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Oral Surgery for Impacted Tooth Removal
If you have impacted teeth (usually your wisdom teeth), the dentist might recommend oral surgery for removing them. These teeth can cause a lot of problems. For example, wisdom teeth can grow in wrong and become painful and cause irritation. They can also make it difficult to chew properly. Because of their impacted nature, it can be difficult to keep them clean, which raises the risks of cavities and infections.
It is understandable to be a little nervous about the procedure, especially if it requires any type of sedation. It can help that you understand what your dentist or oral surgeon is doing when removing your teeth.
Oral surgery for impacted teeth
Regular dental offices or surgical dental offices can take out wisdom teeth or other impacted teeth. No matter where the oral surgery takes place, there will be specific steps the surgeon will take.
The dentist will talk to the patient about the preferred type of sedation. The patient’s level of fear and required extractions help determine which type to use. Sedation can involve nitrous oxide, oral medicine or IV sedation. IV sedation is a popular choice since the patient is unlikely to remember the procedure after completion.
Numbing and imaging
Once the sedation has taken place, the surgeon or dentist will numb the impacted teeth and the surrounding tissue with a local anesthetic. Most people will already have X-rays completed. However, sometimes the dentist requires another one at the start of the procedure.
The surgeon or dentist will start the surgery by removing the gum tissue covering the impacted tooth. An incision in the tissue allows access to the patient’s tooth. The dentist then moves the tissue out of the way with a surgical instrument until the tooth is fully visible.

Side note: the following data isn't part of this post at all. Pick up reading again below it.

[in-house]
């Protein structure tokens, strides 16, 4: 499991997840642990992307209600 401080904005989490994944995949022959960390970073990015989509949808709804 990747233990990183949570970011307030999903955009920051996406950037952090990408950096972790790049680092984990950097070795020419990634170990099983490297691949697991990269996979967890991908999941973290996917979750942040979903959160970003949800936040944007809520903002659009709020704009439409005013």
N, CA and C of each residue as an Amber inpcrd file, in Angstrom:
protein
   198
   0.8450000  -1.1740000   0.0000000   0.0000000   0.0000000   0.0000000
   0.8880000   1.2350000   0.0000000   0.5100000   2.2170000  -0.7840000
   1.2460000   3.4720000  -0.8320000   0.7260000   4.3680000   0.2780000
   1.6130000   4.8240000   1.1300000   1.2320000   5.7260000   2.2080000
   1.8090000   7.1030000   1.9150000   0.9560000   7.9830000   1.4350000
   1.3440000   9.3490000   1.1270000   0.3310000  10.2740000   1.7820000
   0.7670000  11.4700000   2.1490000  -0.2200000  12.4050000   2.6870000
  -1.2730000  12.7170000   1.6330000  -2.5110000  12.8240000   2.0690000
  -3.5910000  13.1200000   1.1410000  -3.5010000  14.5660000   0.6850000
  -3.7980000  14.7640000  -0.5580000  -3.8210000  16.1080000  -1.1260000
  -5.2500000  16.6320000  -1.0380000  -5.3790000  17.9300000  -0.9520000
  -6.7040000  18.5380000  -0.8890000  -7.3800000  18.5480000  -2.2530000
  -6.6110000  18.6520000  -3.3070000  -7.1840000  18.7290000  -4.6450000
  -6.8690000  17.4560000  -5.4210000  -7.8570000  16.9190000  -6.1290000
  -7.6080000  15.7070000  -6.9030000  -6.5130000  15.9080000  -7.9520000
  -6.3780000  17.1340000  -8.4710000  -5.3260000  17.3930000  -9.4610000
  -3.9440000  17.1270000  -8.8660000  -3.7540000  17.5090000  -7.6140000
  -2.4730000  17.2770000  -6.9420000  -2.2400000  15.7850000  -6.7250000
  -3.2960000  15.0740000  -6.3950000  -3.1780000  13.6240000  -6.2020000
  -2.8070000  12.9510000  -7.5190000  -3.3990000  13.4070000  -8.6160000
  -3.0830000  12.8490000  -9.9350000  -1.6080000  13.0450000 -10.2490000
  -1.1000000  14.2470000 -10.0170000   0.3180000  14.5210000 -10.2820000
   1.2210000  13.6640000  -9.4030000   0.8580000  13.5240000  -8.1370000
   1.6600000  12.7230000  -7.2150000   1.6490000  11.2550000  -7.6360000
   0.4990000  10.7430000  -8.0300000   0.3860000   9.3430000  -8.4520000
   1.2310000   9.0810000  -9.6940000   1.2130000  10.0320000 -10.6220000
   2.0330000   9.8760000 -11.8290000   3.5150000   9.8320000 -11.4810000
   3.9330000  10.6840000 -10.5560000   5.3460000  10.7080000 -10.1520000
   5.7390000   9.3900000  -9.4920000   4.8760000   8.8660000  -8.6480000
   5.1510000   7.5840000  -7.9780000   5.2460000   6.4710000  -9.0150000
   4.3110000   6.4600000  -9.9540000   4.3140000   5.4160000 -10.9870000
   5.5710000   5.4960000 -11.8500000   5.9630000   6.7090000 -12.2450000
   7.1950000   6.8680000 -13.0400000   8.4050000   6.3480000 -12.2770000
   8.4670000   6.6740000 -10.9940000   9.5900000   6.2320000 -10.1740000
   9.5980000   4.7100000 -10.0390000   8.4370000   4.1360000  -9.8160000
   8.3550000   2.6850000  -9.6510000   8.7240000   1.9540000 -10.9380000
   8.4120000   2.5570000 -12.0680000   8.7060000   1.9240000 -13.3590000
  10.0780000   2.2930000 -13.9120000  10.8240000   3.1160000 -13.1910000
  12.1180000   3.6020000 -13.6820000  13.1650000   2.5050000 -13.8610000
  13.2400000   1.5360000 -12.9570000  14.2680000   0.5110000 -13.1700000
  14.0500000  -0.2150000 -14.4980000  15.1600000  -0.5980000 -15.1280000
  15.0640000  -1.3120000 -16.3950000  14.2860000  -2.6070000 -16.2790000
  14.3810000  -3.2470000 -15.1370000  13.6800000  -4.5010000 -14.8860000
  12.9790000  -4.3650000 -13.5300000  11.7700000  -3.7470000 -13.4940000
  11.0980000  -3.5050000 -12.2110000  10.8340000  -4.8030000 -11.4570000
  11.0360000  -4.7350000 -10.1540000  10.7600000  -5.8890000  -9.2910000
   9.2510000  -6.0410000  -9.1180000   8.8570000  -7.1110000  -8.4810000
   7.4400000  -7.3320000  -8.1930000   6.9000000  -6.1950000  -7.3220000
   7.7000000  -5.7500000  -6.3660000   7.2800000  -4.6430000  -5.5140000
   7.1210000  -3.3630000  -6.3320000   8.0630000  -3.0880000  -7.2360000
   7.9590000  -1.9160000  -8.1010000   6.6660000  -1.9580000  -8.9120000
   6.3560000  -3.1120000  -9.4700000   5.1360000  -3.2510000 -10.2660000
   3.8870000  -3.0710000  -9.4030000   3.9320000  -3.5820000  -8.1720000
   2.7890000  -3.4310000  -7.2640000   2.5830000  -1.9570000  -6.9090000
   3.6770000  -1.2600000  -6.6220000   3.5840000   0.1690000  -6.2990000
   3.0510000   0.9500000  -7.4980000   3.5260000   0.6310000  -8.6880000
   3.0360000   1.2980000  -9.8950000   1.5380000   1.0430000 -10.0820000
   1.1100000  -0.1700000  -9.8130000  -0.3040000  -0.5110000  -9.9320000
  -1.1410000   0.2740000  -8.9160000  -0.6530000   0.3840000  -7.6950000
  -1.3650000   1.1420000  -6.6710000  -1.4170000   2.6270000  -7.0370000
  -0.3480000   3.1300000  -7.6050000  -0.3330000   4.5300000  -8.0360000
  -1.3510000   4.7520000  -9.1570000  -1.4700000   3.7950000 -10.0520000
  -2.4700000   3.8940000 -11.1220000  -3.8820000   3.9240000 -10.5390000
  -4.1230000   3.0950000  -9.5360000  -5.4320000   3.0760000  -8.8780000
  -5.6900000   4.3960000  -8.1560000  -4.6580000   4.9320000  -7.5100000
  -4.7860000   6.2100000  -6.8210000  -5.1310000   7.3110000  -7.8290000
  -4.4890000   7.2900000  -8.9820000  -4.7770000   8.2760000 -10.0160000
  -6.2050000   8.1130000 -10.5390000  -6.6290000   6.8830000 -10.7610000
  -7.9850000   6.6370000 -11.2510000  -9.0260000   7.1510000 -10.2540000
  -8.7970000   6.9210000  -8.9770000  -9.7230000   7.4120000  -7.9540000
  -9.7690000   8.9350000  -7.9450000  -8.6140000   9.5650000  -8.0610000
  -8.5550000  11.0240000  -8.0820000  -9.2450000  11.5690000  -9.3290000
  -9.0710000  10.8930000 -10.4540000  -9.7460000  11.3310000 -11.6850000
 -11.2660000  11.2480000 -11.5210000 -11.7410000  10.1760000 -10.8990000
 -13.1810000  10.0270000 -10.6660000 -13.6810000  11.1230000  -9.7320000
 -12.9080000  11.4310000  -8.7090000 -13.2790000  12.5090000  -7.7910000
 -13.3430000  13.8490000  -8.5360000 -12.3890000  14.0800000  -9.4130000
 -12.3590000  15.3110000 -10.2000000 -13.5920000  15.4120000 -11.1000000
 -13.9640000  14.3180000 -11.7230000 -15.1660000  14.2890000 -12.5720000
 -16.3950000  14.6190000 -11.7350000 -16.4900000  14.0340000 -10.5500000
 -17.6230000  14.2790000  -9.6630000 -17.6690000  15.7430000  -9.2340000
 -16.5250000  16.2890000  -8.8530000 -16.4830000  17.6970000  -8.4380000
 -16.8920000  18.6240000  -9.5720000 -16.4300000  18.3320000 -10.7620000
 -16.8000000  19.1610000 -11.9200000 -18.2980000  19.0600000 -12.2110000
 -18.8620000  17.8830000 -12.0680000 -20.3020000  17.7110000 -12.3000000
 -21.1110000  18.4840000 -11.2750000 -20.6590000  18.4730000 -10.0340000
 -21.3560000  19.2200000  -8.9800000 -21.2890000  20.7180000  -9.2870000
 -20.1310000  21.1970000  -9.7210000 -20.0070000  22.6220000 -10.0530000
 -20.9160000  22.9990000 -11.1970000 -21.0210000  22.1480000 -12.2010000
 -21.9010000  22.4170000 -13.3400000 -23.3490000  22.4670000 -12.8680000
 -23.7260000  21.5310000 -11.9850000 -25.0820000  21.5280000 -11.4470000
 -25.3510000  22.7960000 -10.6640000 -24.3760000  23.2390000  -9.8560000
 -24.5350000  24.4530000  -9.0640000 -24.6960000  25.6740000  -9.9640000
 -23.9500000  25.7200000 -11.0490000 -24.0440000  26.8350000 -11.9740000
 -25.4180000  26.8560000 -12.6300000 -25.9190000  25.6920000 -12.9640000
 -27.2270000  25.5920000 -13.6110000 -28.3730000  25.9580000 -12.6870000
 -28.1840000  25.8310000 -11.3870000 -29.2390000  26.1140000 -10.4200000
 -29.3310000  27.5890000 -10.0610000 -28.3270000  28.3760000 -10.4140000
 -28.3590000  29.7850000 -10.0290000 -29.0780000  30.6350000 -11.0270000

There is a chance the impacted tooth may be partially or fully covered in bone. If so, a dental instrument will drill through the bone and remove it from the tooth. If the tooth has erupted in the patient’s mouth, the dentist or surgeon will loosen the connective tissue around the tooth.
Removing the tooth
Once the tooth is visible, different surgical tools will loosen the tooth from the tooth socket. The dentist or surgeon may have to cut the tooth into sections to prevent it from breaking. Once the impacted tooth is sectioned and loosened, the dentist can remove it.
After the tooth removal, the dentist may need to stitch the area closed. This is necessary when the dentist feels that the patient will have an easier time healing with stitches in place. The patient will be brought out of sedation and provided with gauze to help the blood clot.
Healing from impacted tooth removal
Once you understand the process of having your impacted teeth extracted, it hopefully will not be so frightening. It is important for you to listen to all post-op instructions given by the dentist or surgeon. This is especially true during the first seven to 10 days following your oral surgery. If you have impacted teeth, talk to a dentist about oral surgery and ask how it can improve your dental health.
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